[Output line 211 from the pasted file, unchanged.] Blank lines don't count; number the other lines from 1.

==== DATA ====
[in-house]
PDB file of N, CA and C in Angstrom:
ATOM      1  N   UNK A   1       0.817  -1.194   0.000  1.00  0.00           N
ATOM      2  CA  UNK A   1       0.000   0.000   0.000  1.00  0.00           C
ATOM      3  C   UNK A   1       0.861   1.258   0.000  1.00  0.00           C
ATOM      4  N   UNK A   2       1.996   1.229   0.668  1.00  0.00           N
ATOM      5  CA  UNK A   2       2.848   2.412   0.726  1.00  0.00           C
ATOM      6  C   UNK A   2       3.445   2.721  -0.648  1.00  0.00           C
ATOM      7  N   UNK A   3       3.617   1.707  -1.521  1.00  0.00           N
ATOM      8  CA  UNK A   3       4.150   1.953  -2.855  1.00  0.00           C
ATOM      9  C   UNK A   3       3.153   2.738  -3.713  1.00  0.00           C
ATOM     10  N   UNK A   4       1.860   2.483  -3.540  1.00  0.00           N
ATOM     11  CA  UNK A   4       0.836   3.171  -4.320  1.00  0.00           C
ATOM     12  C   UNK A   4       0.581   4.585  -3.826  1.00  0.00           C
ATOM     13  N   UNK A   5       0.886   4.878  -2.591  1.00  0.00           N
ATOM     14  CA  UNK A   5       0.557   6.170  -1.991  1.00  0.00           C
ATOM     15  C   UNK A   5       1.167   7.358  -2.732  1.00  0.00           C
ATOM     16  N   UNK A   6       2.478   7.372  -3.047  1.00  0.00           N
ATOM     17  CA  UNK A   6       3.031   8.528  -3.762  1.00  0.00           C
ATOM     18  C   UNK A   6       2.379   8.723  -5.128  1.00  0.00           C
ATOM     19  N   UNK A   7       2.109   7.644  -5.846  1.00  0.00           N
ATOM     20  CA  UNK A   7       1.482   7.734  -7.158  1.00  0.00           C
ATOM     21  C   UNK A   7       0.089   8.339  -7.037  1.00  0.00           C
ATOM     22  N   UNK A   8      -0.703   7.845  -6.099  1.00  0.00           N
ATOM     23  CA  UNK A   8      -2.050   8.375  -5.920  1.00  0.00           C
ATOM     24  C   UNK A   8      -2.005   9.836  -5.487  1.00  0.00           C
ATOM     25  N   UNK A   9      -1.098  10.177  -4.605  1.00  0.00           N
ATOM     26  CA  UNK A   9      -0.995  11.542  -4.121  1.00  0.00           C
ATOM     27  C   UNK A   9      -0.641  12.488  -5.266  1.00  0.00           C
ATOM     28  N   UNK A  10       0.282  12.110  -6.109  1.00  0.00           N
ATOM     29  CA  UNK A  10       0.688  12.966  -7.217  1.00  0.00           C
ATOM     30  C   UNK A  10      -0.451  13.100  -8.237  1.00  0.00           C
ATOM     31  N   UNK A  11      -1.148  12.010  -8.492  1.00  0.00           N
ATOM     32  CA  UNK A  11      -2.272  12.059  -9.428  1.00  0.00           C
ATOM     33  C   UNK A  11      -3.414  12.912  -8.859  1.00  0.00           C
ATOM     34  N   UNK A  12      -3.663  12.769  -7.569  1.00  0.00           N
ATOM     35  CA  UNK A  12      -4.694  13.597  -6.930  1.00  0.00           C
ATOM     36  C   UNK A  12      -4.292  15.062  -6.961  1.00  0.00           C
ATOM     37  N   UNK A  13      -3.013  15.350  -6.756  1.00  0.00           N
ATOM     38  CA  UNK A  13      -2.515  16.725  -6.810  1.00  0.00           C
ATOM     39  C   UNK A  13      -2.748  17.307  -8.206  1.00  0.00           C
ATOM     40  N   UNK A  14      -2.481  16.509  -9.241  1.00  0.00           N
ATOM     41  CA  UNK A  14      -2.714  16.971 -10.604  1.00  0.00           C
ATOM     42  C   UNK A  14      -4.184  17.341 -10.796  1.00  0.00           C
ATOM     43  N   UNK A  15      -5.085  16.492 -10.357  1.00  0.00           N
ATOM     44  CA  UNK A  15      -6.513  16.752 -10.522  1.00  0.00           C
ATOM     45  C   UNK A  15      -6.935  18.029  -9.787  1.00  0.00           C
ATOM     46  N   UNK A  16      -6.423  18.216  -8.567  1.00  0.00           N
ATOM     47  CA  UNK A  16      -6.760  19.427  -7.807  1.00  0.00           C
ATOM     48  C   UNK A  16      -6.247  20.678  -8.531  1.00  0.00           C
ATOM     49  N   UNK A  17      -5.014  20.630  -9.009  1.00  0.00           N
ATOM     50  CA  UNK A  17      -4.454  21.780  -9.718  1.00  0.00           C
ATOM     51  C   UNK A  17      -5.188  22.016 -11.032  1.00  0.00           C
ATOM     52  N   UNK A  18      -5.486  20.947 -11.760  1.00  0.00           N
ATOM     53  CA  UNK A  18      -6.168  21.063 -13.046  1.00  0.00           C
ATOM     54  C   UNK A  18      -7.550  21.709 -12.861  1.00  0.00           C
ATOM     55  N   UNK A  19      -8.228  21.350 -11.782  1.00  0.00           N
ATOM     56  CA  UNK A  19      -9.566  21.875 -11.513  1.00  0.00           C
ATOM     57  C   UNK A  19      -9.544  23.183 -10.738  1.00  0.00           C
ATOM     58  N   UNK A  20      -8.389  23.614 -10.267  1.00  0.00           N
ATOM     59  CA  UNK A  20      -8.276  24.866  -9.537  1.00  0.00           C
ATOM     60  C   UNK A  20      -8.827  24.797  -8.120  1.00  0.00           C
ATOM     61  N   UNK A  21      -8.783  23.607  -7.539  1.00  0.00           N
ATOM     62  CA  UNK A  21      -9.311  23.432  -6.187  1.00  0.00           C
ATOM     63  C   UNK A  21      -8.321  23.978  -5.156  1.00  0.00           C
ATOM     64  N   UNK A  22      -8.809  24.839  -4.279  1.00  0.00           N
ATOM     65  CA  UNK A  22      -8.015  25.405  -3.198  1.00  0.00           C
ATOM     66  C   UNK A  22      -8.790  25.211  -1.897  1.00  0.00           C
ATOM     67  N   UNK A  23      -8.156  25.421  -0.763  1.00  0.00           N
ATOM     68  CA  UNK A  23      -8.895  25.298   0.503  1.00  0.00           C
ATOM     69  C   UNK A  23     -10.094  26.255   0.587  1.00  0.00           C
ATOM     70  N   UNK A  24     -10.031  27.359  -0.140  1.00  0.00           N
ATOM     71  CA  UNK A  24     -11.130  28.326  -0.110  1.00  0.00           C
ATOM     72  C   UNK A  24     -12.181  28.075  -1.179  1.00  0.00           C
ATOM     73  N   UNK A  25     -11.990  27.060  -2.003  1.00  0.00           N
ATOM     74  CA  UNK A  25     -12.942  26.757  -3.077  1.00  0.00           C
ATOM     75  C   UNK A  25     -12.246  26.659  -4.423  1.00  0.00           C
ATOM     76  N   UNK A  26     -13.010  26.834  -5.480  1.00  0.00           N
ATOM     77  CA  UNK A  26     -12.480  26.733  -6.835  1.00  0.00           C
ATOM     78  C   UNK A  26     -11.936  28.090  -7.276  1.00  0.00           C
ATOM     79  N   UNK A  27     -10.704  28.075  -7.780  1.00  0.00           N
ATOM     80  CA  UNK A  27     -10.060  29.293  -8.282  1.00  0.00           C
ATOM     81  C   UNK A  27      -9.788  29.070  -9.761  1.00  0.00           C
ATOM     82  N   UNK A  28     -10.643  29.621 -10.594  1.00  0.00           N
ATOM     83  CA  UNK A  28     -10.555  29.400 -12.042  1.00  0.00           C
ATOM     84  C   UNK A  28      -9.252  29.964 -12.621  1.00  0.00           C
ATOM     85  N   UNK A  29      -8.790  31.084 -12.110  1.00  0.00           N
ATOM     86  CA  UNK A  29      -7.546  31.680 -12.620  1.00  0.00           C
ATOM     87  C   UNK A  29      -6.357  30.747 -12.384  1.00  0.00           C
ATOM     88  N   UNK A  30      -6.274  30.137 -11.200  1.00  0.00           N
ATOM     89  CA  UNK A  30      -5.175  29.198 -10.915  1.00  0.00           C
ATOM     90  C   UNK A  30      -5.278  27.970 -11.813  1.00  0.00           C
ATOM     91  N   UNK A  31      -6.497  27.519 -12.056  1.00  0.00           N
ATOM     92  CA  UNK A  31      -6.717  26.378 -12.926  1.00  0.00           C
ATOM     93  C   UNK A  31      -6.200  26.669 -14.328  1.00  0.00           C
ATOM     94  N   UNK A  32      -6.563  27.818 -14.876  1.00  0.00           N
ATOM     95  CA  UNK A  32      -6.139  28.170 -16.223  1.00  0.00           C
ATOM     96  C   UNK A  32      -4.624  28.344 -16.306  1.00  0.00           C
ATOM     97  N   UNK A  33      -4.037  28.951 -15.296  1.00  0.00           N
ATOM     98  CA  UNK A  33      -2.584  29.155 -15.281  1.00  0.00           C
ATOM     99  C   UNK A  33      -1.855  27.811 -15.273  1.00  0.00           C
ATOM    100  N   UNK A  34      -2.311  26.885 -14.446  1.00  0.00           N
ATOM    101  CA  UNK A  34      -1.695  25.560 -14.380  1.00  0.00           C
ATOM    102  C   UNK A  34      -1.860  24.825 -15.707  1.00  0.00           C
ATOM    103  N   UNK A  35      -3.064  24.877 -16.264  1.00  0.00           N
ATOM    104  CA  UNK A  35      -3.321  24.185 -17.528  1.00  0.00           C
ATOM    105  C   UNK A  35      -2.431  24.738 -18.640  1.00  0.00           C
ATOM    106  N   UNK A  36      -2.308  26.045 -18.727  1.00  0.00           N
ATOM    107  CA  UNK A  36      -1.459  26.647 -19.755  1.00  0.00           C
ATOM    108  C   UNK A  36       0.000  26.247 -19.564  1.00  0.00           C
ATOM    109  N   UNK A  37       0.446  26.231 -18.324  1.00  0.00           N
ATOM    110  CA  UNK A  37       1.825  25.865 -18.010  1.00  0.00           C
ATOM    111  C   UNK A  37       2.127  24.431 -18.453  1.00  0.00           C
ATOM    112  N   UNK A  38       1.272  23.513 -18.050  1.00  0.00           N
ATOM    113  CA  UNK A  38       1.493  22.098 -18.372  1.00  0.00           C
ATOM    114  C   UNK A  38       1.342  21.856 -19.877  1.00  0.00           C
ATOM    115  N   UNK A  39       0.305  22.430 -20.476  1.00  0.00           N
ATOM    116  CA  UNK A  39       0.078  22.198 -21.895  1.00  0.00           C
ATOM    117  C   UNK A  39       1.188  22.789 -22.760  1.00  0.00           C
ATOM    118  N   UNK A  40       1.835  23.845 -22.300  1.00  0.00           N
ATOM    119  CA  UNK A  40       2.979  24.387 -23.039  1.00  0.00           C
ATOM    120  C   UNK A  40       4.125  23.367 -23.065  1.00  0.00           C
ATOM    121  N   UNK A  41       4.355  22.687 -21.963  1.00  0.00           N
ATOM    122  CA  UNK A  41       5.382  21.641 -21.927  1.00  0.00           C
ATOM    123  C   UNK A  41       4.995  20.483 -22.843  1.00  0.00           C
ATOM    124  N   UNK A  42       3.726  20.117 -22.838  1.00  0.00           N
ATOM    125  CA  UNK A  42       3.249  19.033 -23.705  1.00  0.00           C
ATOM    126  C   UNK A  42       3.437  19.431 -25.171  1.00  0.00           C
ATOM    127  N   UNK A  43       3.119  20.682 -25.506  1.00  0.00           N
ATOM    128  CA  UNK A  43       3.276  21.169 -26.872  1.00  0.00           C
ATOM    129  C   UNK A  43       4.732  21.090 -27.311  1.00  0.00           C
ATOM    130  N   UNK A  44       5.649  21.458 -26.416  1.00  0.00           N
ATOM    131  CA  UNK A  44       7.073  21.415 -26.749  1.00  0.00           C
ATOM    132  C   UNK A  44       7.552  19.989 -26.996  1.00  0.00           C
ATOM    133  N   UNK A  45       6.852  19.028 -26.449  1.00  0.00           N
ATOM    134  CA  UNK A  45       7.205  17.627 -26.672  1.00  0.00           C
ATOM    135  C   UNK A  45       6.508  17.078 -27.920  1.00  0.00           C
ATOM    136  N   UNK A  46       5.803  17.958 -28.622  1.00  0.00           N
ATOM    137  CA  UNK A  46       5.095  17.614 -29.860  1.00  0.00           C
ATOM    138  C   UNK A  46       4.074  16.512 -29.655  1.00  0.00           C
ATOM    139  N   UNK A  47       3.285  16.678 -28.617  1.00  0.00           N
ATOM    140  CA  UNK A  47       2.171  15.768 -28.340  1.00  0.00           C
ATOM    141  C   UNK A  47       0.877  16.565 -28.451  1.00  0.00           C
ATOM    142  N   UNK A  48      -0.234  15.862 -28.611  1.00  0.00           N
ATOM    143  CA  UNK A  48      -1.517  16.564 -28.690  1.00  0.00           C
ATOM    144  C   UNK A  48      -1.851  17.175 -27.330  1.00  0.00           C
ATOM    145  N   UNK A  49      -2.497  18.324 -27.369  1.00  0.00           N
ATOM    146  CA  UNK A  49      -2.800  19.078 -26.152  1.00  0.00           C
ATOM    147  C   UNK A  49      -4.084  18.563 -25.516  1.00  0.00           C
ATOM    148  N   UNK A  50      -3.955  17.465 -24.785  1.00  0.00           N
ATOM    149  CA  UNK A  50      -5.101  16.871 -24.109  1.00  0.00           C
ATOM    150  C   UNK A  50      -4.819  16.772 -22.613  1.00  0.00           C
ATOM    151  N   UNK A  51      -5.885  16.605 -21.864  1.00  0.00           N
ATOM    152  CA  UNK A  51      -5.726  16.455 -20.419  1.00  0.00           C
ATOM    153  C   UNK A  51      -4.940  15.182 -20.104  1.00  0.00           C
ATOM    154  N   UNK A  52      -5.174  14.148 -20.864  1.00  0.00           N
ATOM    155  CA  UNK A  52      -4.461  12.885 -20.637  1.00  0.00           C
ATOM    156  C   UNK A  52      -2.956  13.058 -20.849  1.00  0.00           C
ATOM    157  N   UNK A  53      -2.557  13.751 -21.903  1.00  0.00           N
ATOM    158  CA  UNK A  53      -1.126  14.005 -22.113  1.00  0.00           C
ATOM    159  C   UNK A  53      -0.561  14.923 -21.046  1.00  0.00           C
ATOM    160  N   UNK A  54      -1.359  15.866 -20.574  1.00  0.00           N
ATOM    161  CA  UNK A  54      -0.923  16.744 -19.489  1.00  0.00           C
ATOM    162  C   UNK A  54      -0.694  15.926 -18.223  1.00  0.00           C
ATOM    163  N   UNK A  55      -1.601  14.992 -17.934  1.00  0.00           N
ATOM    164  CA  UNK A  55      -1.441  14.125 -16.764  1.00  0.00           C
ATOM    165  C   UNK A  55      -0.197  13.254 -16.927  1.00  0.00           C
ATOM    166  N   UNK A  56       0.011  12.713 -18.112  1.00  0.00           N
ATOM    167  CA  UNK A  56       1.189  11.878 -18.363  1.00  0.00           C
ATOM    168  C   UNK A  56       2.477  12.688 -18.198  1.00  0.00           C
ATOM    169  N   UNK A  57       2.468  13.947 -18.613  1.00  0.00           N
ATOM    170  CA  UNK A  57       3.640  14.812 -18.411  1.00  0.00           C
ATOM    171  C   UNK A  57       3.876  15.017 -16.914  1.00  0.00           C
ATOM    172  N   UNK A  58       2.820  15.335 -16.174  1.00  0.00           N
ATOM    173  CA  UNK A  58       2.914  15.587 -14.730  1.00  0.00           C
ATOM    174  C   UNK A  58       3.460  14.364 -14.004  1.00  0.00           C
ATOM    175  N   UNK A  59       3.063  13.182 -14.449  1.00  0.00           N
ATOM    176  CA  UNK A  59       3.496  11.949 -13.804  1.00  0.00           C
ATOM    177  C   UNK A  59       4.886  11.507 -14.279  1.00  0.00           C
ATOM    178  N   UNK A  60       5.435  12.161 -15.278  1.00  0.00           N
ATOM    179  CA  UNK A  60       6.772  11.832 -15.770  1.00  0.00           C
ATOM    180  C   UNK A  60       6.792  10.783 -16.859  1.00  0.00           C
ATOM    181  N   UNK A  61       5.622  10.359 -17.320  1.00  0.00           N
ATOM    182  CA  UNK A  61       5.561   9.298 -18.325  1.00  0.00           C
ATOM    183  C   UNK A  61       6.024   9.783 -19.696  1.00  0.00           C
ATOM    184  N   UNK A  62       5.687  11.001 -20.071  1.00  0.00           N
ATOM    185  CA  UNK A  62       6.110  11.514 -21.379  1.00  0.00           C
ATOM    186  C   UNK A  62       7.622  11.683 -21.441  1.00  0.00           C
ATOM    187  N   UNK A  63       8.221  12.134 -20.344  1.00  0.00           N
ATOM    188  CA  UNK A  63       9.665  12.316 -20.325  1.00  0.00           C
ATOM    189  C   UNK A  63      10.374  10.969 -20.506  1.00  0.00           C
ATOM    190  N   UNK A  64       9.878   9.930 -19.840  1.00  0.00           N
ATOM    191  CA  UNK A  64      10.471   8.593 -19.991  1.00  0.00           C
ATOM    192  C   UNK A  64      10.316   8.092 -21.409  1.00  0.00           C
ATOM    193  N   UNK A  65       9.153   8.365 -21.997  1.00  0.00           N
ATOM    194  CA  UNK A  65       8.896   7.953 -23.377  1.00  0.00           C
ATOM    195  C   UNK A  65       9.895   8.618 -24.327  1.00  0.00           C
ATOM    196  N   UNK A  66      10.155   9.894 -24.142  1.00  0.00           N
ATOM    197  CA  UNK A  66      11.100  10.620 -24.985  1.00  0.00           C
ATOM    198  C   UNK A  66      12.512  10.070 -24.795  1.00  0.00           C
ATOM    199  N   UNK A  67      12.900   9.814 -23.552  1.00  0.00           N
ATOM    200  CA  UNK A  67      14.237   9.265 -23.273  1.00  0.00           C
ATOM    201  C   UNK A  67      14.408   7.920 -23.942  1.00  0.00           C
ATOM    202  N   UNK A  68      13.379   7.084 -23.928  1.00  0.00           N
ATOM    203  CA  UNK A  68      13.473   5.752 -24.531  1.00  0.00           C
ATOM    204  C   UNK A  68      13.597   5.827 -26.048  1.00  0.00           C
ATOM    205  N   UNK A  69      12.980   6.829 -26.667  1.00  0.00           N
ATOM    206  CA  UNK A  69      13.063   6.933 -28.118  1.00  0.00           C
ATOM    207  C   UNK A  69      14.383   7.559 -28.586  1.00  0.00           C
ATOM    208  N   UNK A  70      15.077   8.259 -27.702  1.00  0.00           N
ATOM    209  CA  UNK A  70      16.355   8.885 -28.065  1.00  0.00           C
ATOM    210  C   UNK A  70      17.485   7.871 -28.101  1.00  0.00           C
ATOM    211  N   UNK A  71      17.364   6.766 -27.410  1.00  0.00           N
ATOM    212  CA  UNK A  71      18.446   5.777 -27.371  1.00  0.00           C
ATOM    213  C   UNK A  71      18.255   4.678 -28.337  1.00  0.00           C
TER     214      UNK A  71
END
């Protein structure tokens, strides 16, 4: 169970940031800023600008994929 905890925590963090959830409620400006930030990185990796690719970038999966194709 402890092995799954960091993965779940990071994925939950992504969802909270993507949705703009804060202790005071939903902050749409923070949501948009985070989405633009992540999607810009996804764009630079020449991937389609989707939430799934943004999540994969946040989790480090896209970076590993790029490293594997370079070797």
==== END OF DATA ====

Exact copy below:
ATOM    209  CA  UNK A  70      16.355   8.885 -28.065  1.00  0.00           C